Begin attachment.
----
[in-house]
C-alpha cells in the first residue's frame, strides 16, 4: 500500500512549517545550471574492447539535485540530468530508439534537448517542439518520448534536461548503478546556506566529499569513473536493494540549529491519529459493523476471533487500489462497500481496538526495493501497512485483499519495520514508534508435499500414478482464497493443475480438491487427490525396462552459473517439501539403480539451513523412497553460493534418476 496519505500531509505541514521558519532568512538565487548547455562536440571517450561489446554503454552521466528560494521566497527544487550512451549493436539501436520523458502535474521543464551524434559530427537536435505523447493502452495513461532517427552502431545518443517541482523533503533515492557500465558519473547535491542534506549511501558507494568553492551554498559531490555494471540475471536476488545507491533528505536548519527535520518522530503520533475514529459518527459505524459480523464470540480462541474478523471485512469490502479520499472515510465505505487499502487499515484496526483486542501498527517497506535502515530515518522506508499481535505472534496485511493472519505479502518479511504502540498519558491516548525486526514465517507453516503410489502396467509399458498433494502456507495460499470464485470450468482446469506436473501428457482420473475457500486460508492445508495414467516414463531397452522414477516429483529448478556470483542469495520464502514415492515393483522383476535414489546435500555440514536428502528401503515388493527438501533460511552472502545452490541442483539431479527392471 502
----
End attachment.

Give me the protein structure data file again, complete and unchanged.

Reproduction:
[in-house]
C-alpha cells in the first residue's frame, strides 16, 4: 500500500512549517545550471574492447539535485540530468530508439534537448517542439518520448534536461548503478546556506566529499569513473536493494540549529491519529459493523476471533487500489462497500481496538526495493501497512485483499519495520514508534508435499500414478482464497493443475480438491487427490525396462552459473517439501539403480539451513523412497553460493534418476 496519505500531509505541514521558519532568512538565487548547455562536440571517450561489446554503454552521466528560494521566497527544487550512451549493436539501436520523458502535474521543464551524434559530427537536435505523447493502452495513461532517427552502431545518443517541482523533503533515492557500465558519473547535491542534506549511501558507494568553492551554498559531490555494471540475471536476488545507491533528505536548519527535520518522530503520533475514529459518527459505524459480523464470540480462541474478523471485512469490502479520499472515510465505505487499502487499515484496526483486542501498527517497506535502515530515518522506508499481535505472534496485511493472519505479502518479511504502540498519558491516548525486526514465517507453516503410489502396467509399458498433494502456507495460499470464485470450468482446469506436473501428457482420473475457500486460508492445508495414467516414463531397452522414477516429483529448478556470483542469495520464502514415492515393483522383476535414489546435500555440514536428502528401503515388493527438501533460511552472502545452490541442483539431479527392471 502